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Nickel Chaos Resounds From Stainless Steel to EVs!
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- The London Metal Exchange controls the price for nickel supply to industry.
- EV manufacturers face challenging questions as a result of price volatility.
The suspension of nickel trading on the London Metal Exchange after surging prices forced brokers to make large margin calls, which also threw the market for a vital industrial commodity into disarray.
Nickel is a significant component of stainless steel and EV batteries, and the LME has determined worldwide benchmark pricing. However, many customers have developed a preference for other raw materials over the refined metal that supports the exchange’s contracts in recent years, making them passive viewers of this week’s market crash.
According to Susan Zou, an analyst at Rystad Energy in Shanghai, Chinese suppliers of nickel sulfate, which is used in EV batteries, have ceased selling the product owing to a lack of pricing transparency. As electric cars displace the combustion engines, this is creating worries about a physical metal market that is likely to tighten.
QuickTake: Who Is the ‘Big Shot’ Behind Nickel’s Bad Short?
Concerns over Russian supply interruptions, along with a massive short bet by Chinese entrepreneur Xiang Guangda, catapulted nickel to a 250 percent increase in only two days. A big gap occurred with Shanghai futures, where maximum daily profits and losses are regulated before London Metal Exchange trading was suspended on Tuesday morning. On Thursday and Friday, prices in Shanghai reduced their advance, but the impact of nickel shortages is felt far beyond China.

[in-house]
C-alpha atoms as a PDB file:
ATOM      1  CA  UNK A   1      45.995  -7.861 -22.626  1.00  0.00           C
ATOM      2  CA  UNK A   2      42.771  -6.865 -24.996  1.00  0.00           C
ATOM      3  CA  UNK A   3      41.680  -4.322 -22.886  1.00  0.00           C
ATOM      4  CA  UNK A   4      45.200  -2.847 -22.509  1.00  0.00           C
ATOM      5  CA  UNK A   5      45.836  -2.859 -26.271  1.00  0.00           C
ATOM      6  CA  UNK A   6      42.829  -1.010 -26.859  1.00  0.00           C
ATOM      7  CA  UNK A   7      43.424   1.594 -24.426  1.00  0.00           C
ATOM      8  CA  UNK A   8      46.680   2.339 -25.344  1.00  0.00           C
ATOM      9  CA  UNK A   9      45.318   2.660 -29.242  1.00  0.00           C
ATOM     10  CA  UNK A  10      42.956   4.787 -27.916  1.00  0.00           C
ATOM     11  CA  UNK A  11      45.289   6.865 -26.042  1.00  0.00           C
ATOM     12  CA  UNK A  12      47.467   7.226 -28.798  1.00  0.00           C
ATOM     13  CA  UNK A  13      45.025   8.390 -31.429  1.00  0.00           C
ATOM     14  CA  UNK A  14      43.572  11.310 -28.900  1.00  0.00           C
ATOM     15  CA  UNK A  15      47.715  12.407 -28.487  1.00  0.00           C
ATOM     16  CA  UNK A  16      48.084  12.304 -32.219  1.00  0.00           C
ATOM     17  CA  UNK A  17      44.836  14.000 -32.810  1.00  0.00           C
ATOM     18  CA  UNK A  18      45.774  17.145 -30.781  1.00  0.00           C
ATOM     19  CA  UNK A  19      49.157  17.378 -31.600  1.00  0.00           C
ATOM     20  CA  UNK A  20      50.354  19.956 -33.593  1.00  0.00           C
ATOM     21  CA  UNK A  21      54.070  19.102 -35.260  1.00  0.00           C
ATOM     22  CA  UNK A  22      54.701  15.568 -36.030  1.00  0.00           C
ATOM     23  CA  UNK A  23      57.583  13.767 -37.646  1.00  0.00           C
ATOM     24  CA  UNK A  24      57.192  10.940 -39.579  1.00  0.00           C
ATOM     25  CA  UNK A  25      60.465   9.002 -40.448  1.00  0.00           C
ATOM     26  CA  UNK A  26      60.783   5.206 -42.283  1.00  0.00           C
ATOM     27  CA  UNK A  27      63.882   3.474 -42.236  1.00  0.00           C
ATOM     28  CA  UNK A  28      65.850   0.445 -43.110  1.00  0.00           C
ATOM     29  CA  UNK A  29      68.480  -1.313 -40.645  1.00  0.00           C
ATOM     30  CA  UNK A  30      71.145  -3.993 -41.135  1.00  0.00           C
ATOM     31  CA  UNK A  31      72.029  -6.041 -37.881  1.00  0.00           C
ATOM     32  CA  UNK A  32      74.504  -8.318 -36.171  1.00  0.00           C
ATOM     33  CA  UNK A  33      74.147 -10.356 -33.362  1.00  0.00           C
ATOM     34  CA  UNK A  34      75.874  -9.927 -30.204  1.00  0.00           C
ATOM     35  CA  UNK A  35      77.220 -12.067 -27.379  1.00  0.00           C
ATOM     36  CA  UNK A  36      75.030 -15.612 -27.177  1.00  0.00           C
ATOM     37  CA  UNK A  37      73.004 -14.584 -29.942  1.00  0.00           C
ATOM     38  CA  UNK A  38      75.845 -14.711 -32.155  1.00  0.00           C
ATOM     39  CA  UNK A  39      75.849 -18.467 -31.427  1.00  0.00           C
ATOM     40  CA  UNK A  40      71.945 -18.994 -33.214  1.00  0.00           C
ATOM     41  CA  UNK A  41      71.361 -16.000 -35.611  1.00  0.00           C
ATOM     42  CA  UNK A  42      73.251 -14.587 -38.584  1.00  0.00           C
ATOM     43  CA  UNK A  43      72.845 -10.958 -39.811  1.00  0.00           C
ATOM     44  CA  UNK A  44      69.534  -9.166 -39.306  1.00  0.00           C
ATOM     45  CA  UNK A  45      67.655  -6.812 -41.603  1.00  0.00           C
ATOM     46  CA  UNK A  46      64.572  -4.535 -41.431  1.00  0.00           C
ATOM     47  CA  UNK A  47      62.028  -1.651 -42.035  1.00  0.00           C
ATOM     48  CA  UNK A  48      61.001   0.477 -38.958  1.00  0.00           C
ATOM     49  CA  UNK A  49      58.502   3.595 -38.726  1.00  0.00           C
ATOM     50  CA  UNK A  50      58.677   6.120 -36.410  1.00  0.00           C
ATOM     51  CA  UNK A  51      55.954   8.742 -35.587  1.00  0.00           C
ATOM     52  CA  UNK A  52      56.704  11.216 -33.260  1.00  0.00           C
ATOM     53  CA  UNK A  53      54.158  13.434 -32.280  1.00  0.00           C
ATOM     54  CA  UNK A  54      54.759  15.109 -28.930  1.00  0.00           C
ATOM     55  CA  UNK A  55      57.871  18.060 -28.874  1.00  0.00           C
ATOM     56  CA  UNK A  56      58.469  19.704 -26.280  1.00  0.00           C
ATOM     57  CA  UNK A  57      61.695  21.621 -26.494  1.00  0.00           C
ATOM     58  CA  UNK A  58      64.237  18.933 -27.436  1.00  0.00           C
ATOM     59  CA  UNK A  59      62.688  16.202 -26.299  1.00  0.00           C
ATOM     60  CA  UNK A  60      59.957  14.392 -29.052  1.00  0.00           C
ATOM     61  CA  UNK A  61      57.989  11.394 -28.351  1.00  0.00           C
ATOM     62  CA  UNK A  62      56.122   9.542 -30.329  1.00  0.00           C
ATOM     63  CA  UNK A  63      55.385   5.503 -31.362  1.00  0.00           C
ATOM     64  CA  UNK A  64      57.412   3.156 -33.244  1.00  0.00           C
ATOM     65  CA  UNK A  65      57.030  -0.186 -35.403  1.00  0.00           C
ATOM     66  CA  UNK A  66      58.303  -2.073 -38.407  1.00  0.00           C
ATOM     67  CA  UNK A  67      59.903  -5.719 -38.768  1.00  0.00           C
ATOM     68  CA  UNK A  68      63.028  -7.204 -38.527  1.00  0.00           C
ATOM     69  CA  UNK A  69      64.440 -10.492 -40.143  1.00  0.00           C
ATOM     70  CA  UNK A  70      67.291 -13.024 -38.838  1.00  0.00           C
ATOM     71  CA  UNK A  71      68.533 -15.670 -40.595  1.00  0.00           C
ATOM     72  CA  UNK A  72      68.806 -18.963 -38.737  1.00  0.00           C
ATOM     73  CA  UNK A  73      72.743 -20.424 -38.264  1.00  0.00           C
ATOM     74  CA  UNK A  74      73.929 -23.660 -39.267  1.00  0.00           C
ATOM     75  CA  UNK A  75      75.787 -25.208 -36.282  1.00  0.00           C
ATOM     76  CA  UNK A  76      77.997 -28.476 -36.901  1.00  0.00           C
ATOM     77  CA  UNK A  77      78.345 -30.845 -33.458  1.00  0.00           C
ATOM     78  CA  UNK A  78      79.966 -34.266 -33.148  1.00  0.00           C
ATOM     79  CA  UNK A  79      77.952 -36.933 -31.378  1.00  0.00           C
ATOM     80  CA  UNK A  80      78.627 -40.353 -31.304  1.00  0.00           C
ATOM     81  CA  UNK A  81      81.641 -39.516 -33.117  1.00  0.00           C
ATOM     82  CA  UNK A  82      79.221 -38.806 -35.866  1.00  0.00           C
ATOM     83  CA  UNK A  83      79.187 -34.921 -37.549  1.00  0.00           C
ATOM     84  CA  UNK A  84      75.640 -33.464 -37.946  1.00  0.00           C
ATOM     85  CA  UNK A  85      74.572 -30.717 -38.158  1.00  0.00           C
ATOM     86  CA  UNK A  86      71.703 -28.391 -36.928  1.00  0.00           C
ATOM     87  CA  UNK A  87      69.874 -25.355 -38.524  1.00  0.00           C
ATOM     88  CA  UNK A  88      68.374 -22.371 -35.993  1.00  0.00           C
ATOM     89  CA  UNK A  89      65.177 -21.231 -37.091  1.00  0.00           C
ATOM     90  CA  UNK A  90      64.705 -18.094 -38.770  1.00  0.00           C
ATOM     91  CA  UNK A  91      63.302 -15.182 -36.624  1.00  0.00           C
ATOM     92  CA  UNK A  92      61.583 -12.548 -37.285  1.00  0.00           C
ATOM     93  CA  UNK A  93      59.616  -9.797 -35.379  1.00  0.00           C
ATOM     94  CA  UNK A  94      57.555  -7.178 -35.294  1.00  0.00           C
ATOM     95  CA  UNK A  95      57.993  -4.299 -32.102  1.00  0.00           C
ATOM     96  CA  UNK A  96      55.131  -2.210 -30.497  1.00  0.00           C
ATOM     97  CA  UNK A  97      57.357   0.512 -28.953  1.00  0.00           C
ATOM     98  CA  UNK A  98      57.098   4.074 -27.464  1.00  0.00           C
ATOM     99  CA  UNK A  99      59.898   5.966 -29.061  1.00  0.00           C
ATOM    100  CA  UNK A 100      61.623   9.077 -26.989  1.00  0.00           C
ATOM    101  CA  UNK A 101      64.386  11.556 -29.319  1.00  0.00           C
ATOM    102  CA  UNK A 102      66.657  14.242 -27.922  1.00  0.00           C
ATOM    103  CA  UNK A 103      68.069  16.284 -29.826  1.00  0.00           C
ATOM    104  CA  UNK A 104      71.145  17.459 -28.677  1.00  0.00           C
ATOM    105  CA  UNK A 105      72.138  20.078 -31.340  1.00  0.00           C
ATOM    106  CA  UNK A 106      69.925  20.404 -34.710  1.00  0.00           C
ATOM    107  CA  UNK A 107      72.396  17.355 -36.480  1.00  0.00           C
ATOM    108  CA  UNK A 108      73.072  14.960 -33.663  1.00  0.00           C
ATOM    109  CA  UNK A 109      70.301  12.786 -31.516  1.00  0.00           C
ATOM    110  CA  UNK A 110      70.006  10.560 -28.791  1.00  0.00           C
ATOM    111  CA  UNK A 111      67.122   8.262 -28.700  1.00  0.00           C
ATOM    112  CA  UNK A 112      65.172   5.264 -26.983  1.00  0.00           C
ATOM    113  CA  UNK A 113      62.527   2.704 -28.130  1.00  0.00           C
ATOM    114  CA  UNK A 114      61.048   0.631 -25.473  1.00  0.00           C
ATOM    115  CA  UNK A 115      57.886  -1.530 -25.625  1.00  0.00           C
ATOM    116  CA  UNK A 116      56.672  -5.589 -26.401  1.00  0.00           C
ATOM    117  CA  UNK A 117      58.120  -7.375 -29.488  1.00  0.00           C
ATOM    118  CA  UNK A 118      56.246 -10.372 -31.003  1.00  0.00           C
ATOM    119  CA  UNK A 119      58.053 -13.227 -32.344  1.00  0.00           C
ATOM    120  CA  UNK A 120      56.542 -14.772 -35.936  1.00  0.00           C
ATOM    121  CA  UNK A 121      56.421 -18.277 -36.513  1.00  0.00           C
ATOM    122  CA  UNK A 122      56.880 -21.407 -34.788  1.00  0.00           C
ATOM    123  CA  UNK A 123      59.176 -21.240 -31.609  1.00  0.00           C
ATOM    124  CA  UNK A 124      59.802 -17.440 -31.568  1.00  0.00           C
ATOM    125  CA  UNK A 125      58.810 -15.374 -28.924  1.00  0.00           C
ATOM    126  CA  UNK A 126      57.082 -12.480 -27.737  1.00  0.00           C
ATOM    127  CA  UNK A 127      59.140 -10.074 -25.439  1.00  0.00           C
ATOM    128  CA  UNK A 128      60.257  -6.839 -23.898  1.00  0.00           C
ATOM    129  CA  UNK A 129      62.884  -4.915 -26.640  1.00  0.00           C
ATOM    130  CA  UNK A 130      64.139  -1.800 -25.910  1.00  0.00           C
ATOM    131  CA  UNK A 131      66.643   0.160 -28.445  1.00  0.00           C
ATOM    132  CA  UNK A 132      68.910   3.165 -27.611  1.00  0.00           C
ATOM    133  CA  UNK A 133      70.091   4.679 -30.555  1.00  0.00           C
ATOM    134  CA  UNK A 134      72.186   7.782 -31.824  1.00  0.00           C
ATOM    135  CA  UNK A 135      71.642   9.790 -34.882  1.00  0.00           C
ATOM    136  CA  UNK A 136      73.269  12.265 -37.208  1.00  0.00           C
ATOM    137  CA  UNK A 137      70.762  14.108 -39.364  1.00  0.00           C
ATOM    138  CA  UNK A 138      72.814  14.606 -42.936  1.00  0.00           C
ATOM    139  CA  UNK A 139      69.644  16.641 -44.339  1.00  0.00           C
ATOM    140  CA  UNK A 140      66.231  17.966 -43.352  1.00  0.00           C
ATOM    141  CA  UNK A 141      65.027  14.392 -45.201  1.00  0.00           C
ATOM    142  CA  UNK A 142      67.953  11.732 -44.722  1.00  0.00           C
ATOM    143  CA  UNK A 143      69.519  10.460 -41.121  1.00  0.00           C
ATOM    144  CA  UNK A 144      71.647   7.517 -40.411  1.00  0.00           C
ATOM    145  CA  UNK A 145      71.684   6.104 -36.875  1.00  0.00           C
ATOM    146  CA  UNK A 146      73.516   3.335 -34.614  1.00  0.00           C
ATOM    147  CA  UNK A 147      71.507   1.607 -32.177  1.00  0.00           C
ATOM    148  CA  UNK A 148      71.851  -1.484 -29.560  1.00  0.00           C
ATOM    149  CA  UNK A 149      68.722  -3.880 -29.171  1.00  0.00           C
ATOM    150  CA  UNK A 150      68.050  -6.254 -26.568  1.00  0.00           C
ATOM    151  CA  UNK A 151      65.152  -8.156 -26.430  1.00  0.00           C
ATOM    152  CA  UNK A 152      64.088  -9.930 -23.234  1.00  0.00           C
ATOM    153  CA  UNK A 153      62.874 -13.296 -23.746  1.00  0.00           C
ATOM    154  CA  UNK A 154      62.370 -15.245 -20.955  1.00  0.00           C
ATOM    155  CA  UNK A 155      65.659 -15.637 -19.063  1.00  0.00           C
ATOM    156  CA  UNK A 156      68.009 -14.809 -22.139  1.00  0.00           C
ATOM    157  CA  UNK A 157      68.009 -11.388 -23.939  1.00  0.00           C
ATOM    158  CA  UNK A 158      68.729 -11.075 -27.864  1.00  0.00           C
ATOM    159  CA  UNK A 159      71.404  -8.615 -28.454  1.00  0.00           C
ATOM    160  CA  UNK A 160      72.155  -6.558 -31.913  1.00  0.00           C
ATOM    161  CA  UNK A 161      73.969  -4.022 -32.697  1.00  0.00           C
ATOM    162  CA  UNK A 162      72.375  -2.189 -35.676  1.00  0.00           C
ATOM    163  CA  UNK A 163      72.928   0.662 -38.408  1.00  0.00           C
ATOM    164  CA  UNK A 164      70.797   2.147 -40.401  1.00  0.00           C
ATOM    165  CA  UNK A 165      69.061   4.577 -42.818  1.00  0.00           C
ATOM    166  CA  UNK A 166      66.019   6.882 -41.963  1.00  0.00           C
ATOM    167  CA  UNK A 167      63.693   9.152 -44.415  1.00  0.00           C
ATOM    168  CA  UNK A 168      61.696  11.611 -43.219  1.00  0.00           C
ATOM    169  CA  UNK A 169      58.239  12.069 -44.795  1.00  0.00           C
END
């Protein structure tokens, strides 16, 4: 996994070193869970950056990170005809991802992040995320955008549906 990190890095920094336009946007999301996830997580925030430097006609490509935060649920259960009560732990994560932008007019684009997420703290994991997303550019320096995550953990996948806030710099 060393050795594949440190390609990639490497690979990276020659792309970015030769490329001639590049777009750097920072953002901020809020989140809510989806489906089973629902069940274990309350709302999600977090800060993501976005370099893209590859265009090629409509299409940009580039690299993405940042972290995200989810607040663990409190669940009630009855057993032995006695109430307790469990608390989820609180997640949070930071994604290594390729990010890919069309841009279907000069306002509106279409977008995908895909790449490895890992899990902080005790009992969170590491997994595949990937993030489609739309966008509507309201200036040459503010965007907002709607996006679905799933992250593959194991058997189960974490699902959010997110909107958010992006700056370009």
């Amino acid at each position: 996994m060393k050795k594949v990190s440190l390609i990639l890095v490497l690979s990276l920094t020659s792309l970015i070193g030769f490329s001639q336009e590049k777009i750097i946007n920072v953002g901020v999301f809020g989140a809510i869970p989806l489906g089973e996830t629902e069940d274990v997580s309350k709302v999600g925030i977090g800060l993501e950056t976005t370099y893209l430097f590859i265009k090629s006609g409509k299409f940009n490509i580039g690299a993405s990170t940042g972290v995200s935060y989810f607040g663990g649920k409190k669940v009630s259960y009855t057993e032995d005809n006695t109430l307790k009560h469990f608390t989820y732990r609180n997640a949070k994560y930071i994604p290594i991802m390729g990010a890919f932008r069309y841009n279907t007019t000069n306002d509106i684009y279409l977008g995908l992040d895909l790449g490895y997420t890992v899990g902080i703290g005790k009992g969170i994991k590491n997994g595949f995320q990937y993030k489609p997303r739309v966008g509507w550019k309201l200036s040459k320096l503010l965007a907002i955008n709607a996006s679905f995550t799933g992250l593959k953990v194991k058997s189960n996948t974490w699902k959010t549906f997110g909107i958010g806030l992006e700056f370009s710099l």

On Thursday, Acerinox, a Spanish stainless steel maker, canceled new nickel orders. The corporation stated that soaring prices could not be integrated into the purchasing prices of nickel and scrap and that such hikes may destroy the market.
The nickel market’s underlying complexity is highlighted by the spreading impact. Only so-called Class 1 nickel (with a minimum purity of 99.8%) is covered by the benchmark LME contract, although this accounts for less than a fourth of the total completed supply.
While battery producers employ nickel sulfate, stainless steel makers mostly use nickel pig iron, a less expensive product developed by Guangda’s Tsingshan Holding Group Co. in 2007. Under pressure from rising prices, the Chinese firm devised a method of using nickel pig iron from large Indonesian reserves, resulting in the release of a low-grade alternative.